In recent years, global standard setters including the Basel Committee on Banking Supervision, the Insurance Association of Insurance Supervisors and the Financial Action Task Force, have heeded the call to promote a better balance between the objectives of financial stability, financial integrity and financial inclusion. This has resulted in important strides taken to encourage a more proportionate regulation.

Despite this, a recent report by the Financial Stability Board disclosed that as of 2017, the de-risking phenomenon continued at the global level, affecting remittance service providers and many poor countries that rely on remittances from abroad.

Clarifying regulatory standards is an important step, but clearly this alone is not enough. 

So where to from here?

First, taking a cue from Albert Einstein who famously said that we cannot solve our problems with the same thinking we used when we created them, there is a need for policymakers to create safe harbours for experimentation.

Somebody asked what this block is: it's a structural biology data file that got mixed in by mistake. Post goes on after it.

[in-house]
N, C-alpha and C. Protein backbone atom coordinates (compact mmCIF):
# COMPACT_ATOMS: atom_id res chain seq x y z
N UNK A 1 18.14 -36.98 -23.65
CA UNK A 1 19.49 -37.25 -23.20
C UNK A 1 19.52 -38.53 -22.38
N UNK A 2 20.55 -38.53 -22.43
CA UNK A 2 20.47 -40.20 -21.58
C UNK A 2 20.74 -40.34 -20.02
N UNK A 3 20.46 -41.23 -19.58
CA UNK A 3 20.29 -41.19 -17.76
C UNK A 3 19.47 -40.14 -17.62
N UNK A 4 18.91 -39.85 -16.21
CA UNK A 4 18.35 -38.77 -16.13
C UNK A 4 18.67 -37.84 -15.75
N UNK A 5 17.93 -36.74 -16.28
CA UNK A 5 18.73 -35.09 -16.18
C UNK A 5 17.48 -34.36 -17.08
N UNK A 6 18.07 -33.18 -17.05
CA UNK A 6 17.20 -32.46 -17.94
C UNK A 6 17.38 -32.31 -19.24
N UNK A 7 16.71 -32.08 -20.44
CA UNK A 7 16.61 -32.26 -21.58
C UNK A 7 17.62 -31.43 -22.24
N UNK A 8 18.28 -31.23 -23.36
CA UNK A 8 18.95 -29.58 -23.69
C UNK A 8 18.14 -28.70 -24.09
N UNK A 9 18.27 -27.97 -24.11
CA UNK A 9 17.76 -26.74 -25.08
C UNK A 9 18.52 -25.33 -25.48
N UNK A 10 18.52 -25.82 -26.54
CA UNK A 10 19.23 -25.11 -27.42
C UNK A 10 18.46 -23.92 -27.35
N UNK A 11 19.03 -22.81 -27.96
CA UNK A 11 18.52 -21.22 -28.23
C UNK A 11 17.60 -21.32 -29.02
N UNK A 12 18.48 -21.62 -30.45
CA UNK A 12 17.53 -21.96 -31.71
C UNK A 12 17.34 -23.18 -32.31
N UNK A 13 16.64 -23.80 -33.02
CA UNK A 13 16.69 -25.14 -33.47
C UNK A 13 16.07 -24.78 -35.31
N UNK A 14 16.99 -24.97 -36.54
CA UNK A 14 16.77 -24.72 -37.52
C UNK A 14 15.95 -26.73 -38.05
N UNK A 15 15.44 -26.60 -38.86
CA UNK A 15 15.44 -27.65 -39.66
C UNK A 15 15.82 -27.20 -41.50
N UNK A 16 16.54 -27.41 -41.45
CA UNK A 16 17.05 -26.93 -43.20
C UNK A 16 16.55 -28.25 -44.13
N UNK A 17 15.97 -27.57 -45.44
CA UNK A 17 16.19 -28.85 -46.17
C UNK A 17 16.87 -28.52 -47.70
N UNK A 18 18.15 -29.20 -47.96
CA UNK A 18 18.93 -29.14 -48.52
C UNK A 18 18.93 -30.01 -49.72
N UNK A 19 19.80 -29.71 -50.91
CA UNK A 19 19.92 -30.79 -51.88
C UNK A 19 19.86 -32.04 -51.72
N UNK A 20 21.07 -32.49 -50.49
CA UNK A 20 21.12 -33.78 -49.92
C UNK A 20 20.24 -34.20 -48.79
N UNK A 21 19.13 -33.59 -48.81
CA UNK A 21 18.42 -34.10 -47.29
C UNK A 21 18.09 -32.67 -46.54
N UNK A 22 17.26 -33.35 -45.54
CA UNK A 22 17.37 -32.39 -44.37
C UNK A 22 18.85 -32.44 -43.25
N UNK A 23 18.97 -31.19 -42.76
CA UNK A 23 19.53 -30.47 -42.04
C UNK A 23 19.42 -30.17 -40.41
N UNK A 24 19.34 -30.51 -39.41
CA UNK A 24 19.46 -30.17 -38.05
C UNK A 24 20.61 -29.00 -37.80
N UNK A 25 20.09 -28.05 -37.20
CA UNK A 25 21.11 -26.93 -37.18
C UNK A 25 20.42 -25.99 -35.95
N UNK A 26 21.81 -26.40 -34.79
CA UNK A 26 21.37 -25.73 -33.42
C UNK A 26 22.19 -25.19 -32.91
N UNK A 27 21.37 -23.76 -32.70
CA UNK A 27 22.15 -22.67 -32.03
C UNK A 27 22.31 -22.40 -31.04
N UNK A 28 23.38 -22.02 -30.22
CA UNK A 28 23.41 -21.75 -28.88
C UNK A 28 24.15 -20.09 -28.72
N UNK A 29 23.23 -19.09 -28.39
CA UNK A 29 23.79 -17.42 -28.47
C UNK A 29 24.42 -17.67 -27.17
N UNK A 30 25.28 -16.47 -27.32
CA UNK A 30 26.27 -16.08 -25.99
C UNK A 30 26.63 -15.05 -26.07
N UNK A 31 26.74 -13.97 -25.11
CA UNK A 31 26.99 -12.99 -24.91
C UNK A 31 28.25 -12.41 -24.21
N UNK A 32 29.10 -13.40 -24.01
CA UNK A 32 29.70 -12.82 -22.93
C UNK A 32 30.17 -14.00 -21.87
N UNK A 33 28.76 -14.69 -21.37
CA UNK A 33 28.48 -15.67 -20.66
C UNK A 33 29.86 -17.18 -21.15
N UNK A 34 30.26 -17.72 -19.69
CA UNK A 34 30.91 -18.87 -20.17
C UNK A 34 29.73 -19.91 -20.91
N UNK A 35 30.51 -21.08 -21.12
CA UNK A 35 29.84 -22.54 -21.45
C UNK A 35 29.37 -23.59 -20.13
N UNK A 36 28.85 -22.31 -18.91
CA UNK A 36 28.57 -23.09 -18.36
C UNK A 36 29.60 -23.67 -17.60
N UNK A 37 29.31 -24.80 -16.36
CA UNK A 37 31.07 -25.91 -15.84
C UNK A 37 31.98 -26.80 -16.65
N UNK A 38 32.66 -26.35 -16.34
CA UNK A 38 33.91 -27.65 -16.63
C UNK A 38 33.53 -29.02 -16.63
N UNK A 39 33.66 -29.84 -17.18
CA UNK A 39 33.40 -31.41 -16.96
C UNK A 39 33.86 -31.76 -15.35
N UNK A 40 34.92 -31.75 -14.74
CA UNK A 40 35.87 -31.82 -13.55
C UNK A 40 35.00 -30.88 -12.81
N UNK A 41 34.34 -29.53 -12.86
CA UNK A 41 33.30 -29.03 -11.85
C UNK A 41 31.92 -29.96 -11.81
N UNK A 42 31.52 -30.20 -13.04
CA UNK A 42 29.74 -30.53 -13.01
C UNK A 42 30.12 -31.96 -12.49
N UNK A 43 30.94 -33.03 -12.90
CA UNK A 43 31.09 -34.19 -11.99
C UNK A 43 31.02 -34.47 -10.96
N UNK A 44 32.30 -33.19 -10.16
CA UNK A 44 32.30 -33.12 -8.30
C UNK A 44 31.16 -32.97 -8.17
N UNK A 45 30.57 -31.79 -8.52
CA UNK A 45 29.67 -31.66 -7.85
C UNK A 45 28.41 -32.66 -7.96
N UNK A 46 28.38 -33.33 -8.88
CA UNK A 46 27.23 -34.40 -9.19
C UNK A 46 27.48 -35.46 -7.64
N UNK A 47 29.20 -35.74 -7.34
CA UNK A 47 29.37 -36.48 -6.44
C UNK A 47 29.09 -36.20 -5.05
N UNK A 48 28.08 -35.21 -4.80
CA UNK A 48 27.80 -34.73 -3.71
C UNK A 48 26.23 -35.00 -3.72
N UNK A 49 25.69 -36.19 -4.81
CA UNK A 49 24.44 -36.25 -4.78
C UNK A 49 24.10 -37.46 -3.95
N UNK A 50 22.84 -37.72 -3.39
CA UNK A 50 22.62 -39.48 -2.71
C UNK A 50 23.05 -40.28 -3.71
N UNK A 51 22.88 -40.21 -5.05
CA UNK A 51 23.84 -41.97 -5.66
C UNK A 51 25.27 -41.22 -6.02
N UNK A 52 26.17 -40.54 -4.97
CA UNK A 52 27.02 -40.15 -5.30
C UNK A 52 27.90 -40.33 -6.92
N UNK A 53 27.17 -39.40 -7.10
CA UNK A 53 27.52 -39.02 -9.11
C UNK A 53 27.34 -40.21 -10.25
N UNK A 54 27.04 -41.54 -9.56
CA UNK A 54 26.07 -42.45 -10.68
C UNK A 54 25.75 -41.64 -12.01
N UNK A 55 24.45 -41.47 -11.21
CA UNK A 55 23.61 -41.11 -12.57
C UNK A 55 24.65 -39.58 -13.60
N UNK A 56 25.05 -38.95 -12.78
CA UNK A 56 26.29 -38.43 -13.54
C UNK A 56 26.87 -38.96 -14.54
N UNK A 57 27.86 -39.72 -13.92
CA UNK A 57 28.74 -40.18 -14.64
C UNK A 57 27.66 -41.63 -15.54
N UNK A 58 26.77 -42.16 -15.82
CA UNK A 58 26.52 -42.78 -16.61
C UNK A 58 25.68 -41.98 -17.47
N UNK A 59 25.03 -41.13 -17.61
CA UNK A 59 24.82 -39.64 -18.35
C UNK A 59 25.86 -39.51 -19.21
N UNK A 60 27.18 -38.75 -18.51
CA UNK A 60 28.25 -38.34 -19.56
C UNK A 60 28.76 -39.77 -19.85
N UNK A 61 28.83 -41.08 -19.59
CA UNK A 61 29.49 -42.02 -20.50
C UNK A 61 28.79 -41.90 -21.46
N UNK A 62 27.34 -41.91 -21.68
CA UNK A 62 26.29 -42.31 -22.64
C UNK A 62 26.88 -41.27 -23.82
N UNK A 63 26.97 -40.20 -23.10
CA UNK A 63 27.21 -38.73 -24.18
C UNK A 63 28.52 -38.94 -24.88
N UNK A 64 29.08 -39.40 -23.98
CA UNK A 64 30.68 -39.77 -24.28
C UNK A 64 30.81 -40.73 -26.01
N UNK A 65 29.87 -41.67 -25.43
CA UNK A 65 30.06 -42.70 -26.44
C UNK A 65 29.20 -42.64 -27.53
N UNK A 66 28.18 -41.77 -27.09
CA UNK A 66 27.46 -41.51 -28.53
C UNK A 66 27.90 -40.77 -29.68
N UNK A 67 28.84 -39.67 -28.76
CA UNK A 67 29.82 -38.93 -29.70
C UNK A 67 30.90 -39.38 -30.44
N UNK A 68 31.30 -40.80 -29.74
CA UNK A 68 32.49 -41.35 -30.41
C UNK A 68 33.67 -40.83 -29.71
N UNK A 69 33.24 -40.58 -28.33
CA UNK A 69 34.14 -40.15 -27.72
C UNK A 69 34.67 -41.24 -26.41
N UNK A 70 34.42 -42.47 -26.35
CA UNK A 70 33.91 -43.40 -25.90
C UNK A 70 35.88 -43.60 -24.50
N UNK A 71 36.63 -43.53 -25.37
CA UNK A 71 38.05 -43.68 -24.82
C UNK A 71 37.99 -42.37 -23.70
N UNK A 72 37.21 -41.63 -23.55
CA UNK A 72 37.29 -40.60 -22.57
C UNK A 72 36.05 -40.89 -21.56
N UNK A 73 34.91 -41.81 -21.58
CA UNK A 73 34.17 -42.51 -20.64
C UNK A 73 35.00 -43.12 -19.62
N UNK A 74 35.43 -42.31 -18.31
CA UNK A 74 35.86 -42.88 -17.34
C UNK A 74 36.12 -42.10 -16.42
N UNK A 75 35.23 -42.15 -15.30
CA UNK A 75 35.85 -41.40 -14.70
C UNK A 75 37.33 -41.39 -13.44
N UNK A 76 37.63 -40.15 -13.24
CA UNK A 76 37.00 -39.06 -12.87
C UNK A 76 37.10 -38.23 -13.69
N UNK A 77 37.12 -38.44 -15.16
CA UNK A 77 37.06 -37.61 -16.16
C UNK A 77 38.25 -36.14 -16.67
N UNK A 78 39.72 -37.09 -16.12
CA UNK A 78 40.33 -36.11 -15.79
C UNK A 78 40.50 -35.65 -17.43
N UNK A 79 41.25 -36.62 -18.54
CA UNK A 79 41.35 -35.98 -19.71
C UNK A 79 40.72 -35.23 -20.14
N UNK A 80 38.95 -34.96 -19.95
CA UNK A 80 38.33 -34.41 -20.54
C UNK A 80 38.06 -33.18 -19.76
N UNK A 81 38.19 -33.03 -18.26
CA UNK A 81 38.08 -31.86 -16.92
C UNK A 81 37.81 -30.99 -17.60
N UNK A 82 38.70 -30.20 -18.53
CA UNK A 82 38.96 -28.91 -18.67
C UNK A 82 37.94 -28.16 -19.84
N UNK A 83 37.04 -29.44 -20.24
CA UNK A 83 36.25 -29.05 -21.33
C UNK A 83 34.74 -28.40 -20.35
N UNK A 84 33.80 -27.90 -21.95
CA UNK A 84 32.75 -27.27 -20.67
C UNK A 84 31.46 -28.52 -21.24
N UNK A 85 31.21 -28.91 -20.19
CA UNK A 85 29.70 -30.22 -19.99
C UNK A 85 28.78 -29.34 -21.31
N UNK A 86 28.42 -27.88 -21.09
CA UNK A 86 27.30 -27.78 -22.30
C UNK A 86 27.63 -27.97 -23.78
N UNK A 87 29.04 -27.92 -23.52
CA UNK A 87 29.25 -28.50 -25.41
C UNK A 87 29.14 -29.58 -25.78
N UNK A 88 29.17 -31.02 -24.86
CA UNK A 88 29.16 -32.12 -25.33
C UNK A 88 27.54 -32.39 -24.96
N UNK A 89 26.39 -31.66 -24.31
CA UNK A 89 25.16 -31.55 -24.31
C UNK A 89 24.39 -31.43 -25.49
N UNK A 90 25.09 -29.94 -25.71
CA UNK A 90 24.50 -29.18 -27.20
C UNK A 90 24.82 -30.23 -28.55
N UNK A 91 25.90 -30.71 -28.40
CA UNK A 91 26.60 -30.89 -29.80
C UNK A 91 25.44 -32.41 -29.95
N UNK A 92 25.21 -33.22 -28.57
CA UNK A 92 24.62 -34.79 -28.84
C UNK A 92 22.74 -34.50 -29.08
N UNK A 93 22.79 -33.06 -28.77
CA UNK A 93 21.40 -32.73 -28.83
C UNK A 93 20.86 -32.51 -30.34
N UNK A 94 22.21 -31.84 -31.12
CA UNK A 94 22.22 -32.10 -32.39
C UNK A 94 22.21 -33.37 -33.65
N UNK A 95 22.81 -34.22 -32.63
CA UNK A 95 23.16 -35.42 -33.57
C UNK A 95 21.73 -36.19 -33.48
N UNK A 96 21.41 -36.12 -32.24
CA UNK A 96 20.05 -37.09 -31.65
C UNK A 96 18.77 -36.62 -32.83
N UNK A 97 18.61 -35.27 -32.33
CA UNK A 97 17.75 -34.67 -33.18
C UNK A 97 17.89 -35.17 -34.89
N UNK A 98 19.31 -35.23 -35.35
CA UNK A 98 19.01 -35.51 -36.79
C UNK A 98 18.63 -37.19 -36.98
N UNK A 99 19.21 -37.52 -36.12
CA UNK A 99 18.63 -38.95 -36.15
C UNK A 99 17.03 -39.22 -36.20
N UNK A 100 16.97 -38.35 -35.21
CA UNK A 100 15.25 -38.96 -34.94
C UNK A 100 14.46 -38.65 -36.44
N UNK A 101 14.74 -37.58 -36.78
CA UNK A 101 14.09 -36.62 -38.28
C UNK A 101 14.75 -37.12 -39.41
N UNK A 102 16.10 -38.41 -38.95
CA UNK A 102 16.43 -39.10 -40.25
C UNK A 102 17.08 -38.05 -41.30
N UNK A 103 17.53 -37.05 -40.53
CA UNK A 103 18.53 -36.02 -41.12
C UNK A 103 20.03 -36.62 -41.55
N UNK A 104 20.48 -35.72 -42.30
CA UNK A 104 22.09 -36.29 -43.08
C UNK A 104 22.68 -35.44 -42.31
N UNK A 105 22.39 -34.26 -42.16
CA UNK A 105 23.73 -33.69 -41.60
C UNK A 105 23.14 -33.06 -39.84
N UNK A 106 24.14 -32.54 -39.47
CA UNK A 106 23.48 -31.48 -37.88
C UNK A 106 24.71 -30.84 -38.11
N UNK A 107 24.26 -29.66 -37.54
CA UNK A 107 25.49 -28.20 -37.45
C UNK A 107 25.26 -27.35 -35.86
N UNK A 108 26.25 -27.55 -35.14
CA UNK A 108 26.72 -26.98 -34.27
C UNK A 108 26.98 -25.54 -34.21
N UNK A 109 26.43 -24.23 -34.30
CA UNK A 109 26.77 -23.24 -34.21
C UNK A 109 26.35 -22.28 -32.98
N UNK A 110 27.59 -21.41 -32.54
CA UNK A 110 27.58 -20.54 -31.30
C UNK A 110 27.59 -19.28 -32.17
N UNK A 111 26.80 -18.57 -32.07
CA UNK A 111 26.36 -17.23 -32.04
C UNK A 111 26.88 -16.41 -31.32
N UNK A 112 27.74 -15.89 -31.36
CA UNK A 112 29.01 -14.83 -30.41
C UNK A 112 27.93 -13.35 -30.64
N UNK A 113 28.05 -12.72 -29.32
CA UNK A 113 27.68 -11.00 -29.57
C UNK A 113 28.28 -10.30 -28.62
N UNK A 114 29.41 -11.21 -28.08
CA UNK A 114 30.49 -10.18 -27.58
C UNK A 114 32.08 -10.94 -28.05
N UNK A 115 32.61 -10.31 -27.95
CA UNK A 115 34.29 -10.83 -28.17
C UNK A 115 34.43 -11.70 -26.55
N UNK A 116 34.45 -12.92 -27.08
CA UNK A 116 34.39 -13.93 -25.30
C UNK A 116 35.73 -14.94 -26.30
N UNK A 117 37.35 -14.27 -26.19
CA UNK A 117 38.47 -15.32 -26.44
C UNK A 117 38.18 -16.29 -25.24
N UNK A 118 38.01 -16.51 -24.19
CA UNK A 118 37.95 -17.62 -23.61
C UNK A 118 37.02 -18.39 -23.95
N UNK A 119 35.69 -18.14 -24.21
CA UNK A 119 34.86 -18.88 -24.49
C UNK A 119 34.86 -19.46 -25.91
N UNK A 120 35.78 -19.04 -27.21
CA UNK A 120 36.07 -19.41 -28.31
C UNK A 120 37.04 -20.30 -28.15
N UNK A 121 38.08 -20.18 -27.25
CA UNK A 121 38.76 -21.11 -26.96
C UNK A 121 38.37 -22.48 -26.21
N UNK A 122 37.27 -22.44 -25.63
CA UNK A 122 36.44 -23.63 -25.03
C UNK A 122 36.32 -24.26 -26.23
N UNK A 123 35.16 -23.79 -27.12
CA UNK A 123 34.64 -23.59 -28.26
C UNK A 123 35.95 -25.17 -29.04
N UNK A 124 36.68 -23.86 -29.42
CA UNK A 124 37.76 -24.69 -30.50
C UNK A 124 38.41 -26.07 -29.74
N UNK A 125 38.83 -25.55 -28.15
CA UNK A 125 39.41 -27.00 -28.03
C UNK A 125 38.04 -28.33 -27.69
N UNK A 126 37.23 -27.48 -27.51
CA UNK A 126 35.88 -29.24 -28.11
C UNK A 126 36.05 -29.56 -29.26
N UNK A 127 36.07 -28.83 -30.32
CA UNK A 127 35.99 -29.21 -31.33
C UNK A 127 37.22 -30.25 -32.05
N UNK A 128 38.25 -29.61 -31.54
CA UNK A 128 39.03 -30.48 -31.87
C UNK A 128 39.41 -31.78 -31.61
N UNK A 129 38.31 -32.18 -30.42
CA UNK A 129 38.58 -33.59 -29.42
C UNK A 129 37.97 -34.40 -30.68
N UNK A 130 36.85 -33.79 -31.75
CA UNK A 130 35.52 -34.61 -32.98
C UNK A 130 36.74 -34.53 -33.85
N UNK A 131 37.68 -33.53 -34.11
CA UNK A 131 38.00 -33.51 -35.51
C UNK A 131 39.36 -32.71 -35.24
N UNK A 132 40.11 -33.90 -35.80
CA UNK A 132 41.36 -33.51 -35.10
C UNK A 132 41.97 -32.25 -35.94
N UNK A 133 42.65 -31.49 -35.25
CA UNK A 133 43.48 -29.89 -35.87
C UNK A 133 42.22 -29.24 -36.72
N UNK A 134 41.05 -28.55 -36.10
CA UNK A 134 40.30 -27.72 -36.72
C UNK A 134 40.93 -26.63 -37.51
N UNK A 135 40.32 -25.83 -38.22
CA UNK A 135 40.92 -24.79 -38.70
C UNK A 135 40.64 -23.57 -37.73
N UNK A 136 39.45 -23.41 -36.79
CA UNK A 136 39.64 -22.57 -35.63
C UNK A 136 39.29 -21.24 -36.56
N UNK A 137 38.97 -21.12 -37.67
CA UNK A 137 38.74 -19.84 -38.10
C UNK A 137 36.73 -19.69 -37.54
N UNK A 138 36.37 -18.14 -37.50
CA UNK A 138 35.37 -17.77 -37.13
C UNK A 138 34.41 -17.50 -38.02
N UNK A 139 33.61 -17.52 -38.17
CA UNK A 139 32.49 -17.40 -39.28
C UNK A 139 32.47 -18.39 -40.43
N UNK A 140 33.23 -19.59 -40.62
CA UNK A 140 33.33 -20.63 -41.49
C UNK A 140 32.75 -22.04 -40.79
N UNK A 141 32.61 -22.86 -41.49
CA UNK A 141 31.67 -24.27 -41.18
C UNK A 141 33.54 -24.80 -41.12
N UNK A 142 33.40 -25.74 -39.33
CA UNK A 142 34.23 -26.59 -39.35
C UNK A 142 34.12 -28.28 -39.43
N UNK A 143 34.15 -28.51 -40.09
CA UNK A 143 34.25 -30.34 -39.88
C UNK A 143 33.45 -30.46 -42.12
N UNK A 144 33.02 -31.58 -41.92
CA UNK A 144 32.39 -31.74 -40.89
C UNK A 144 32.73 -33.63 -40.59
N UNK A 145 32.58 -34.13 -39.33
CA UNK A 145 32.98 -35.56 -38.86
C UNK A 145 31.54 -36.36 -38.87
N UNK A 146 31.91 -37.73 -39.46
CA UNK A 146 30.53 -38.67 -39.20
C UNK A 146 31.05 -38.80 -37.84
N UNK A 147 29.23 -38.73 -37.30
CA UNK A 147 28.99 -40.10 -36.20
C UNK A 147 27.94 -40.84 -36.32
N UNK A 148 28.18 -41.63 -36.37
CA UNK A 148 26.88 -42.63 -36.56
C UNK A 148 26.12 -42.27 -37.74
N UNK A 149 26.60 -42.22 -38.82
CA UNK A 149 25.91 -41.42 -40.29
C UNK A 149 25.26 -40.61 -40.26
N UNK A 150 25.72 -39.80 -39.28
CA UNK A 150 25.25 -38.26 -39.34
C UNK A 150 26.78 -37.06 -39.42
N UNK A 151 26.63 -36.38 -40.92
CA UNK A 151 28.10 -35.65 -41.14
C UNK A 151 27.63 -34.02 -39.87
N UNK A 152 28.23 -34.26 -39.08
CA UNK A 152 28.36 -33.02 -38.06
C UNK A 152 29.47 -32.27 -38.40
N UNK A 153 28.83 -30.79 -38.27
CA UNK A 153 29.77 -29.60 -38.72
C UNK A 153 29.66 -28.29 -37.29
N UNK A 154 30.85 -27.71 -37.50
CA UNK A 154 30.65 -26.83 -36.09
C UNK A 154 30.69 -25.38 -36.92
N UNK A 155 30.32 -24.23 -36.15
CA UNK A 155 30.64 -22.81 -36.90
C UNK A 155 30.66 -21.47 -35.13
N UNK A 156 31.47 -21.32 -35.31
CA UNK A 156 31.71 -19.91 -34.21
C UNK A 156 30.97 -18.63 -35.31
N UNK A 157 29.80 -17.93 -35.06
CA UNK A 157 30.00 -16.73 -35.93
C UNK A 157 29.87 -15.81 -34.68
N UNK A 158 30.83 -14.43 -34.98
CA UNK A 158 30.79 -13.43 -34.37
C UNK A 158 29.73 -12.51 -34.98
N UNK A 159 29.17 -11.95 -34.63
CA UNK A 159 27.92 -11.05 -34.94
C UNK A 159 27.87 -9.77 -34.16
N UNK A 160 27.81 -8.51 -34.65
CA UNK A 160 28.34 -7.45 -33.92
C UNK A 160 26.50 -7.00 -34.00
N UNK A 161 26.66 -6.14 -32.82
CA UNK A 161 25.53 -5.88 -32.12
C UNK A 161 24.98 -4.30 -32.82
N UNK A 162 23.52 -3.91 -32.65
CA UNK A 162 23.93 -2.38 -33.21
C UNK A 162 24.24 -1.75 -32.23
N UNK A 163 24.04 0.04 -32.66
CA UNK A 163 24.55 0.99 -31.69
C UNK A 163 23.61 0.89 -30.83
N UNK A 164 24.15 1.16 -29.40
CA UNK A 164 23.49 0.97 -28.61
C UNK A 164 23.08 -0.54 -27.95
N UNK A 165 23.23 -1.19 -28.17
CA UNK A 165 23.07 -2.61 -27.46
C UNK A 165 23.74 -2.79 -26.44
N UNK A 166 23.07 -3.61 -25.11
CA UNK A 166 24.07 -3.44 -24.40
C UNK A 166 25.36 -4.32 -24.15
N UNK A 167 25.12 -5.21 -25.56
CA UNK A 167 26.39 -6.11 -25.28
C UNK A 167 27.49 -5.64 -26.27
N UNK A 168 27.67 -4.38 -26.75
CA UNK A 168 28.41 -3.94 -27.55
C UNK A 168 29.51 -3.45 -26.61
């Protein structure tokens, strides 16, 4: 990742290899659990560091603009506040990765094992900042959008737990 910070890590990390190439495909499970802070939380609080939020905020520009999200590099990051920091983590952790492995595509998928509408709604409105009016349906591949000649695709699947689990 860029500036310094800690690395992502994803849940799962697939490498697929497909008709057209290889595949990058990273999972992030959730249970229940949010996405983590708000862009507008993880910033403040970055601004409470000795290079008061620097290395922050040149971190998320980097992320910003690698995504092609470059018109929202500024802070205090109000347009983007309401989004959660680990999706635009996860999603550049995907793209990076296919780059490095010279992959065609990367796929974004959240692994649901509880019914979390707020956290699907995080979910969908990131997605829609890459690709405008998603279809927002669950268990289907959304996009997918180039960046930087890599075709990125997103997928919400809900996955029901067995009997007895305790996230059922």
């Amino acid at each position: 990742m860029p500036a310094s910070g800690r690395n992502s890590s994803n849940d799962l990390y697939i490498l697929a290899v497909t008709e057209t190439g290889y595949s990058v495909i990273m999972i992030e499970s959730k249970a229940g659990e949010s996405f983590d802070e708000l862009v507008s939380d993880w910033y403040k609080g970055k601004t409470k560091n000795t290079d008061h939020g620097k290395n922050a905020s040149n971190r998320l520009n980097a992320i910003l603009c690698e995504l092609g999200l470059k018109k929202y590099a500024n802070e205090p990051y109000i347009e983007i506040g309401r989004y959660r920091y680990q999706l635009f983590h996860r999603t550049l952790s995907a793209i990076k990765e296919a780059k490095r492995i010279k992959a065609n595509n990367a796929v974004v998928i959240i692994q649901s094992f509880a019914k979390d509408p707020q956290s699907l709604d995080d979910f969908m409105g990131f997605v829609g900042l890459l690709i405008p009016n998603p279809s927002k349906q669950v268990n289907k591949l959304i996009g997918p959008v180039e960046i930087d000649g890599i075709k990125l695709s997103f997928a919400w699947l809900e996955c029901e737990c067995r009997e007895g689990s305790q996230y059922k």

A number of regulators have introduced regulatory sandboxes that have helped create a virtuous cycle of innovation and sensible regulation, while isolating risks. 

In Malaysia, solutions tested in the Bank’s regulatory sandbox enabled the Bank to design regulatory safeguards that would allow the implementation of end-to-end electronic know-your-customer processes for the provision of remittance services. 

By dispensing with the need to conduct physical face-to-face verifications, this is expected to significantly expand access to remittance services for customers working and living in remote parts of Malaysia, while effectively addressing money laundering and terrorist financing risks.   

Bank Negara Malaysia also successfully collaborated with the World Bank and the money services business industry in Malaysia to pilot and adopt solutions that have expanded the reach and reduced the costs of formal remittances. 

Second, policy life cycles will need to be managed more proactively, to allow for policies to be renewed when conditions change.

While much is often said about policy stability, policies that fail to keep pace with conditions that are changing far more rapidly than we have experienced before, can be counterproductive at best, and at worst, create greater risks for the system.